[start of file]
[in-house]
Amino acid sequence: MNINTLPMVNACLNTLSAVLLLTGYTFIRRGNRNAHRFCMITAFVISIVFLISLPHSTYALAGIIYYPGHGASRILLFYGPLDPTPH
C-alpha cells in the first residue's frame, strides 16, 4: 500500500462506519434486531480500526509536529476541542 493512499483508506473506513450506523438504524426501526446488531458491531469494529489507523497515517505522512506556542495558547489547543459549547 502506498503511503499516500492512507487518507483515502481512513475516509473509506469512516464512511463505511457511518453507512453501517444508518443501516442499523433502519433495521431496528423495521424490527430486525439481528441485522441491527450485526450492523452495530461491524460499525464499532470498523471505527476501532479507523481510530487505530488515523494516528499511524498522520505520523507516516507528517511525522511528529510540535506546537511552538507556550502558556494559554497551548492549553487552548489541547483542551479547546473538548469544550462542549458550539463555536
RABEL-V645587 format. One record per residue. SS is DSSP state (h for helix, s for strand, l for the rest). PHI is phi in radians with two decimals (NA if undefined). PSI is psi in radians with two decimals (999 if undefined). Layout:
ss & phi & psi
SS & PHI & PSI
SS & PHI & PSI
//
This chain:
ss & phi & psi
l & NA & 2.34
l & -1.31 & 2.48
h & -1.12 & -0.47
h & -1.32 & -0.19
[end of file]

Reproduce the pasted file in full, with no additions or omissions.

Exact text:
[in-house]
Amino acid sequence: MNINTLPMVNACLNTLSAVLLLTGYTFIRRGNRNAHRFCMITAFVISIVFLISLPHSTYALAGIIYYPGHGASRILLFYGPLDPTPH
C-alpha cells in the first residue's frame, strides 16, 4: 500500500462506519434486531480500526509536529476541542 493512499483508506473506513450506523438504524426501526446488531458491531469494529489507523497515517505522512506556542495558547489547543459549547 502506498503511503499516500492512507487518507483515502481512513475516509473509506469512516464512511463505511457511518453507512453501517444508518443501516442499523433502519433495521431496528423495521424490527430486525439481528441485522441491527450485526450492523452495530461491524460499525464499532470498523471505527476501532479507523481510530487505530488515523494516528499511524498522520505520523507516516507528517511525522511528529510540535506546537511552538507556550502558556494559554497551548492549553487552548489541547483542551479547546473538548469544550462542549458550539463555536
RABEL-V645587 format. One record per residue. SS is DSSP state (h for helix, s for strand, l for the rest). PHI is phi in radians with two decimals (NA if undefined). PSI is psi in radians with two decimals (999 if undefined). Layout:
ss & phi & psi
SS & PHI & PSI
SS & PHI & PSI
//
This chain:
ss & phi & psi
l & NA & 2.34
l & -1.31 & 2.48
h & -1.12 & -0.47
h & -1.32 & -0.19